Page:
10. Gil

    Gil Active Member

    Hi All,

    Edited lacquer in under number 1 above. It's available everywhere at low cost. I use it to stiffen and water proof paper for filling with home made magic model filler (gloss acrylic medium and micro balloons). It penetrates the paper instantly, dries quickly and is compatible with acrylics. Nitrate dope is a great alternative and is also called instrument lacquer. Neither of these has much effect on inkjet print...,

  11. Hans Christian

    Hans Christian Active Member

    Um, what kind of paint should I spray onto a card model? Enamel? Acrylic? Lacquer?

    I want to coat the marcenter shuttle with a clear coat.

    And, will paint preserve the paper permanently?
  12. charliec

    charliec Active Member

    I think what you're after is an acrylic spray coat - the one is use is Crystalkote - comes in matt and gloss. It can be used after printing to seal and protect the
    ink jet colours before building.


  13. Hans Christian

    Hans Christian Active Member

    Uhuh... Can I use the water soluble type?

    And is it ok if I spray it after I finished it?

  14. cmdrted

    cmdrted Active Member

    To Chime in, about the matt finishes, the little powder that gives matt paint the flat effect is usually some type of talcum powder. When I used to build plastic/resin/white metal AFVs I brushed painted acryllic matt as a final coat. If it wasn't flat enough for a military type finish I added a little talcum powder and it flattened the finish. You have to experiment with the mix ratio, too much and it comes out frosted. As far as painting paper models, before computers and printers, when I scratch built models, all there was was paint.If it takes paint, metal, plastic, wire, wood, and you are happy, then you did good. The only one you have to satisfy is yourself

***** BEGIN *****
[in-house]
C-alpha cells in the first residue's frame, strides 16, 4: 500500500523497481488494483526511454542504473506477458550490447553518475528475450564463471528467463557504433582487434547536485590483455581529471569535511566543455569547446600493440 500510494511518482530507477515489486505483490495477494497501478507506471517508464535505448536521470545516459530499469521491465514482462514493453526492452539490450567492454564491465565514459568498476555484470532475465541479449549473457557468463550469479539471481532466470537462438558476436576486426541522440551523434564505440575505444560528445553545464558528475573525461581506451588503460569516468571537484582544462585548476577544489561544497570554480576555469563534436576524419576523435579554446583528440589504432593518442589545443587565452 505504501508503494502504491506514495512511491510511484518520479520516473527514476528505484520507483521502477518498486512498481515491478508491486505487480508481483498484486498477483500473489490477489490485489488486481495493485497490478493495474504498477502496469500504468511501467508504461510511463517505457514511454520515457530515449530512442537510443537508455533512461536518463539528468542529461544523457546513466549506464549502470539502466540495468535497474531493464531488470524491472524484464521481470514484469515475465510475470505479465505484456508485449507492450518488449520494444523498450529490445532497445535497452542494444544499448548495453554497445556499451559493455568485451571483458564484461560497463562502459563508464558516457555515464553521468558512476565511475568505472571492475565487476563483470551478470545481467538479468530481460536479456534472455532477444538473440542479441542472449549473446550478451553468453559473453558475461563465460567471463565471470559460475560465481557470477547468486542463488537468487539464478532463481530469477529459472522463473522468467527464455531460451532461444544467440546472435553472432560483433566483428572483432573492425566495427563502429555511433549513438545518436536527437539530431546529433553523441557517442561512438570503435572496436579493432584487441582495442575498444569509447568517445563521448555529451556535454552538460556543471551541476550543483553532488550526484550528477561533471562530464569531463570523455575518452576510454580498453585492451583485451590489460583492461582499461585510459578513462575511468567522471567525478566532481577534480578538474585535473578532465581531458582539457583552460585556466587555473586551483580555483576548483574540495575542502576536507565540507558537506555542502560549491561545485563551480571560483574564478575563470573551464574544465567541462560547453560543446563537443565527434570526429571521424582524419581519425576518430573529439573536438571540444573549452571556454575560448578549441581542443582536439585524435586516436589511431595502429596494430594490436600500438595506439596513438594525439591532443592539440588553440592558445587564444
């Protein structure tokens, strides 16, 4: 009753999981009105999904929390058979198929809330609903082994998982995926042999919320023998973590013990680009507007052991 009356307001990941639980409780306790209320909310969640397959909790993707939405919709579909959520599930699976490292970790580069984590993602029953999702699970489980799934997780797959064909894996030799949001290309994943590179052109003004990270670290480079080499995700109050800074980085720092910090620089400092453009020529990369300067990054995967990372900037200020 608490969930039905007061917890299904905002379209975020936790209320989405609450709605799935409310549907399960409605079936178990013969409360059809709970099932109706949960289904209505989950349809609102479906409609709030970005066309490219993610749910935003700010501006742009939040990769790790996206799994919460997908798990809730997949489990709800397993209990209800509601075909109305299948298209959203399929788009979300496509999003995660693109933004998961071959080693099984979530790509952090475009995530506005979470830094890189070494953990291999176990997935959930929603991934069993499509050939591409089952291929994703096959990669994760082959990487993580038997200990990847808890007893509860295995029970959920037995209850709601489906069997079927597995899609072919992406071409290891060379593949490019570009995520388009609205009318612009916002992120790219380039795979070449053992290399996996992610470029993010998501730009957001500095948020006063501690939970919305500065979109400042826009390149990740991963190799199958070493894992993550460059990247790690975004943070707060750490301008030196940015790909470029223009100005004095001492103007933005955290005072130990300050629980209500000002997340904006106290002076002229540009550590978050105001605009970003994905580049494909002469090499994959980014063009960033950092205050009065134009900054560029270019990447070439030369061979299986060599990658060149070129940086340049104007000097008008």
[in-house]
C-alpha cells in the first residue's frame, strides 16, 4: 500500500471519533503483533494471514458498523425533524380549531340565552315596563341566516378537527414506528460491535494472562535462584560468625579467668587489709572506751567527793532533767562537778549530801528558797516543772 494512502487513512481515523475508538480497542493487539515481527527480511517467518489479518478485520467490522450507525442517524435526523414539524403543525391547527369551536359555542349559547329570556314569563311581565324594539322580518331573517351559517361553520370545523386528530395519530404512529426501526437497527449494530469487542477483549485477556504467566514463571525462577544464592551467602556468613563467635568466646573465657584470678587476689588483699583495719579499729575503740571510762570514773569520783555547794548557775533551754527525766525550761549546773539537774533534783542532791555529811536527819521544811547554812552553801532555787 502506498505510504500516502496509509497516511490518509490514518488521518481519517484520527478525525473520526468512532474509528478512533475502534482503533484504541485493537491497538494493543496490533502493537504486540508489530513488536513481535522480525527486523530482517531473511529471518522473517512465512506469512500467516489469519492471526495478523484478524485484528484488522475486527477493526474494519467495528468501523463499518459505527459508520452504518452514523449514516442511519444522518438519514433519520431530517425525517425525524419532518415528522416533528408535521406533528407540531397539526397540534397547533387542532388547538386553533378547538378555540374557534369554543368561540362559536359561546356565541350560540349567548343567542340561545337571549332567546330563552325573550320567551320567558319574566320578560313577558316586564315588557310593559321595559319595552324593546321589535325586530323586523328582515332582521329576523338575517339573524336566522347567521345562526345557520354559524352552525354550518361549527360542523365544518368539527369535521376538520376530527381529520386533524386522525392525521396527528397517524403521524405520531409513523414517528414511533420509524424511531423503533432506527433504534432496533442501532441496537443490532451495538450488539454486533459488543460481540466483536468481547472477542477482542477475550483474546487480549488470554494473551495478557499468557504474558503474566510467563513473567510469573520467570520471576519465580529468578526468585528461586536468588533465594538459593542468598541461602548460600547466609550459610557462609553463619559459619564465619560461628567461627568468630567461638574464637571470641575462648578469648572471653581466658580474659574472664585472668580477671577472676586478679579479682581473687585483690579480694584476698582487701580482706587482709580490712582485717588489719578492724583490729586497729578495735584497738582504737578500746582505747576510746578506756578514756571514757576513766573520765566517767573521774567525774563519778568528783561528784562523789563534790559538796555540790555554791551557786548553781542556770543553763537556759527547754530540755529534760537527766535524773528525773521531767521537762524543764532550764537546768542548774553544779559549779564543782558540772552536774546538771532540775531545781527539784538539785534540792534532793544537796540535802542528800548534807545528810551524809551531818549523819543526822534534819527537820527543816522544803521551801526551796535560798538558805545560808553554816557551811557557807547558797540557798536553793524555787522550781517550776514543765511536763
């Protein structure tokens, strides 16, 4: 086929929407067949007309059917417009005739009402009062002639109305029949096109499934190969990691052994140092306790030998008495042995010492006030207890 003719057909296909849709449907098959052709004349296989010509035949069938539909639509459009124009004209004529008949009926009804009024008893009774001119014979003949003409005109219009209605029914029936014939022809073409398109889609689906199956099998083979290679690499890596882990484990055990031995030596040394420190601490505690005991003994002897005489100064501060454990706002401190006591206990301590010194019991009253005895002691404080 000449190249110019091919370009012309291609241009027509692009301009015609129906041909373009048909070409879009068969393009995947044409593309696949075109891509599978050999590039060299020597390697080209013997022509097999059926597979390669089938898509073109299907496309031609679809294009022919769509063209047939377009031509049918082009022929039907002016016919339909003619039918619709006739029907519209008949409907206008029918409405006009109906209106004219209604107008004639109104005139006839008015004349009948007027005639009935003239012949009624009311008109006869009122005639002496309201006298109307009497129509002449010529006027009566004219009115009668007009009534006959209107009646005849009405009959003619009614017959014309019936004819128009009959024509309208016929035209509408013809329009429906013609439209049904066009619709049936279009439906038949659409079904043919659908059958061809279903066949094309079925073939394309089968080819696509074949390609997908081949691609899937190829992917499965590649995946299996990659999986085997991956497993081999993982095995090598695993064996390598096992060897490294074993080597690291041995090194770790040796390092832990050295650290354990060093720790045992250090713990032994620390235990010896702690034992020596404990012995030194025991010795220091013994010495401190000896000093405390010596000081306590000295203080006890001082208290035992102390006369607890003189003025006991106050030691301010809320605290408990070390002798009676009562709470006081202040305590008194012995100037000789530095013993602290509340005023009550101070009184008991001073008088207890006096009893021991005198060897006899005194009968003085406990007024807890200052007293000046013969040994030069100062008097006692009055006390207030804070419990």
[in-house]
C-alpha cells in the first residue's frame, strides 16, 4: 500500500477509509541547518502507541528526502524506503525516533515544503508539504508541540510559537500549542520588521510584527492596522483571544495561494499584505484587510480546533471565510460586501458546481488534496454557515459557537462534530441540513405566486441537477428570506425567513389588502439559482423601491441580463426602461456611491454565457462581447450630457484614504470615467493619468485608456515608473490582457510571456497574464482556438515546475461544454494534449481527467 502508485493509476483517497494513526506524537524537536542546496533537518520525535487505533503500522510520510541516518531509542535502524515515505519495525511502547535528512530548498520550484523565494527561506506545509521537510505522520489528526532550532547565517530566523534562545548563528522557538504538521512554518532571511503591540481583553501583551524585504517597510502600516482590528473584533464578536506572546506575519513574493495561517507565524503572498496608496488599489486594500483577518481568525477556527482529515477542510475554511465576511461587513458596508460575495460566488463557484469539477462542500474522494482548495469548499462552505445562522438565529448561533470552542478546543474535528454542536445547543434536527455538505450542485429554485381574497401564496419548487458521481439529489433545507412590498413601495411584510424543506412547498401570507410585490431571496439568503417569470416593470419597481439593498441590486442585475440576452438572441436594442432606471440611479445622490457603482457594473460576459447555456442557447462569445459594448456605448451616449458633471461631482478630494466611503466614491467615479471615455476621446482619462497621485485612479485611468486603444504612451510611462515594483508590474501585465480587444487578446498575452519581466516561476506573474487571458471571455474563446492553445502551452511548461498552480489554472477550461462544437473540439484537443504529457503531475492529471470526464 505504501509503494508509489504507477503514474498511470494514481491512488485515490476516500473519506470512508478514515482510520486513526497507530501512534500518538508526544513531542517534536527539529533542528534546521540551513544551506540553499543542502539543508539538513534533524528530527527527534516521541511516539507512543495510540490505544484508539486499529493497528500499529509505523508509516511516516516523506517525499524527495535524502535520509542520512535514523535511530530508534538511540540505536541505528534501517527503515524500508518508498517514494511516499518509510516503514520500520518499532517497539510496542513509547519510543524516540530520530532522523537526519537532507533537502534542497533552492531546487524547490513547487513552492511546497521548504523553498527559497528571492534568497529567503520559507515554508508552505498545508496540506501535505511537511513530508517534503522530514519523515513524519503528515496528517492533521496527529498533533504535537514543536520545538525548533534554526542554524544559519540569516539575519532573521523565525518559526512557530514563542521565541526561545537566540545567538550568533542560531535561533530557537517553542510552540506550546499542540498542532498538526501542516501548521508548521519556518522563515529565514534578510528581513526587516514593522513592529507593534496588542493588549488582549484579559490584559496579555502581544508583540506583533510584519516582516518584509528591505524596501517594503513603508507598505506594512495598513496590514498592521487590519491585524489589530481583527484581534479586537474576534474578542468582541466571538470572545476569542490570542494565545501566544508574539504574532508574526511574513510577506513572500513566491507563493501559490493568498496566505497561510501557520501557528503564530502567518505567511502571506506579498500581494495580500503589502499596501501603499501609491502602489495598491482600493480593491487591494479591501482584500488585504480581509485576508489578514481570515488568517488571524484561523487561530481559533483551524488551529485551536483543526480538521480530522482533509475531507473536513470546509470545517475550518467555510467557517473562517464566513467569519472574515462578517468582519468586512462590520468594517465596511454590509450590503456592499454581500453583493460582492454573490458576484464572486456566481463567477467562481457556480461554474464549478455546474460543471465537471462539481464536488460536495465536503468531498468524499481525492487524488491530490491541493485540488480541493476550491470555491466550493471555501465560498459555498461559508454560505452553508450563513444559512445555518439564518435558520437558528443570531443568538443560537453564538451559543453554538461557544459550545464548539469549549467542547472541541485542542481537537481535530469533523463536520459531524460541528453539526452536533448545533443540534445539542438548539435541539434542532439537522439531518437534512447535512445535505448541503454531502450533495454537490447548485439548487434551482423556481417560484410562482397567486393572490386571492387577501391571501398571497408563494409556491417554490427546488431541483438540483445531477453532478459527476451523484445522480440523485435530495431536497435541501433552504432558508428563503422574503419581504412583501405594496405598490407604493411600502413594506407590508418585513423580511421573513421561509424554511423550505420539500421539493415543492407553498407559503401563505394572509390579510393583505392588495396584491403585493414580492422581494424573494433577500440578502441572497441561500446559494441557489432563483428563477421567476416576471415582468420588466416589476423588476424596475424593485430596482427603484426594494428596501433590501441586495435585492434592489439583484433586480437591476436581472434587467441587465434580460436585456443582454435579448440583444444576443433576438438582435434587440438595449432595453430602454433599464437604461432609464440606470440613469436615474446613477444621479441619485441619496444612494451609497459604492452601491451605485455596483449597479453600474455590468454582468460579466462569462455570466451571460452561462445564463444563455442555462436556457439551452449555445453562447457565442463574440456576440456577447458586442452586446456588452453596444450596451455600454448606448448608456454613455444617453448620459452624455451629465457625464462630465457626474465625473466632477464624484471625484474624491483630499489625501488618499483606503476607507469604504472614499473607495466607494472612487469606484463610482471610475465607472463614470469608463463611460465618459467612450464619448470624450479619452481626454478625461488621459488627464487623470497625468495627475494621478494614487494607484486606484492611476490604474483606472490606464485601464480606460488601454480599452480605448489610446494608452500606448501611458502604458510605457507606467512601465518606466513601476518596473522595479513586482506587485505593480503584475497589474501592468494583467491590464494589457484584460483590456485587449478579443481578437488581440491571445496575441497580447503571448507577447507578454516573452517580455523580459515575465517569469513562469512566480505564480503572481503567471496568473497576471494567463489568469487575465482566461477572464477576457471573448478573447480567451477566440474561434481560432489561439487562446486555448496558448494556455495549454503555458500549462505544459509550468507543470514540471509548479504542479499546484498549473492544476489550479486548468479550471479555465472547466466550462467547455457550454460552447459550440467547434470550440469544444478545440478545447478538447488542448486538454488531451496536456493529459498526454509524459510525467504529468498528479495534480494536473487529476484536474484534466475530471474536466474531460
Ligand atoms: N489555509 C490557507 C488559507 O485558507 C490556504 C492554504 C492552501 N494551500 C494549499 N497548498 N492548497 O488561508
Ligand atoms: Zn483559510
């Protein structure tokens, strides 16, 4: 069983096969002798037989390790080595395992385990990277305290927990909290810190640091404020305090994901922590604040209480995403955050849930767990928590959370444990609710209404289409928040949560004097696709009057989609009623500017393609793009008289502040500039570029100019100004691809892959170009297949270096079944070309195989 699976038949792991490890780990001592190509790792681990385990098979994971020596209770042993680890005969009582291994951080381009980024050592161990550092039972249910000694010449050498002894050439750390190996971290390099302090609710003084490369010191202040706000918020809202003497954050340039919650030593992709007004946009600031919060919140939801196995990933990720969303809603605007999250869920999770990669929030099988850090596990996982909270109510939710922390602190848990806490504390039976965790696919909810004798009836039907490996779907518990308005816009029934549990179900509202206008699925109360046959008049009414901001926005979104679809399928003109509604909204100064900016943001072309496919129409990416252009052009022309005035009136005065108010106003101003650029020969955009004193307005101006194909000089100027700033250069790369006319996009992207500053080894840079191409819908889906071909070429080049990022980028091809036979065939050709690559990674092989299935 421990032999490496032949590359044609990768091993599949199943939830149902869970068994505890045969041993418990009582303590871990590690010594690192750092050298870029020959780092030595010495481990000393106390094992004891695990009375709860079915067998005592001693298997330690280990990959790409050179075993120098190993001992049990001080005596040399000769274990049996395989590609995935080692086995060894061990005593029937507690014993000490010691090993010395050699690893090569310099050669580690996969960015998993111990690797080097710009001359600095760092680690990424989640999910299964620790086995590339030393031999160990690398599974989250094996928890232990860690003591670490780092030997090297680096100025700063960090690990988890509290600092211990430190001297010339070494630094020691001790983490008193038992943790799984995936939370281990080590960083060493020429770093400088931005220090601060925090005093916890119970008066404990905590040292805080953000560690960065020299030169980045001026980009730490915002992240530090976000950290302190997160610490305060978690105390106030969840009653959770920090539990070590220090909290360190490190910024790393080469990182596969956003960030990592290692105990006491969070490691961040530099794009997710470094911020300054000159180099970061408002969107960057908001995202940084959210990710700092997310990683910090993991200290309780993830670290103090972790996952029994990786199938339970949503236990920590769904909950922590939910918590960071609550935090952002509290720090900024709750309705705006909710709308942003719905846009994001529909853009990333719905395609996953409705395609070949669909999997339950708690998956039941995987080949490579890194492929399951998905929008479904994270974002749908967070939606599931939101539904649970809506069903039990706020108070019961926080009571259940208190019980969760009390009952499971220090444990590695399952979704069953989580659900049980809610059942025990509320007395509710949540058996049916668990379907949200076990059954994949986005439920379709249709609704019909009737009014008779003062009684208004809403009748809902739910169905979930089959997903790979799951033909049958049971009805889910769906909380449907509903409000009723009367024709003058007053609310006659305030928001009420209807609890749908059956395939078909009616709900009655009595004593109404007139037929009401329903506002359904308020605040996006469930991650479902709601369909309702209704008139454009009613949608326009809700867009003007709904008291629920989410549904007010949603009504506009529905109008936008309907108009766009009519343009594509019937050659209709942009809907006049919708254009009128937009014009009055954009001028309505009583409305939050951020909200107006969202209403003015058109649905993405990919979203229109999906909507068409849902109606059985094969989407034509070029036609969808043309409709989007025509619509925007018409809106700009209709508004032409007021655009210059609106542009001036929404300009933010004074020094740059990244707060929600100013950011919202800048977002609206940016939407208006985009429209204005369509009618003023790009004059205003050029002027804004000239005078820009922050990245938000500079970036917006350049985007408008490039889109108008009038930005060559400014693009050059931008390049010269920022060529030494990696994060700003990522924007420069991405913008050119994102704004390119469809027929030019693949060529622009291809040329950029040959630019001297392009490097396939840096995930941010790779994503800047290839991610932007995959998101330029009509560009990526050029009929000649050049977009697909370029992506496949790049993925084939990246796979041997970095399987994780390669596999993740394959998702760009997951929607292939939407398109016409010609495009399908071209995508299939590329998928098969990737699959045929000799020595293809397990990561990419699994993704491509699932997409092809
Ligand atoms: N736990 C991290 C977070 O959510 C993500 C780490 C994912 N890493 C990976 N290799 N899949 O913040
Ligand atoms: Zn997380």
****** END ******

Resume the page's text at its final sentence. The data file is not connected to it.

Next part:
15. charliec

    charliec Active Member

    There shouldn't be any problem about spraying on a completed model - it might take a number of light coats to get good coverage on a complex model though.

    Crystalkote uses a hydrocarbon propellant so it doesn't cause any damage to paper surfaces - I'm not sure I'd trust water thinned acrylic on paper unless you were very careful with the application - lots of light coats.


  16. Hans Christian

    Hans Christian Active Member

    I see...

    Oh well, I'll just use those spray cans!

    Thanks sir!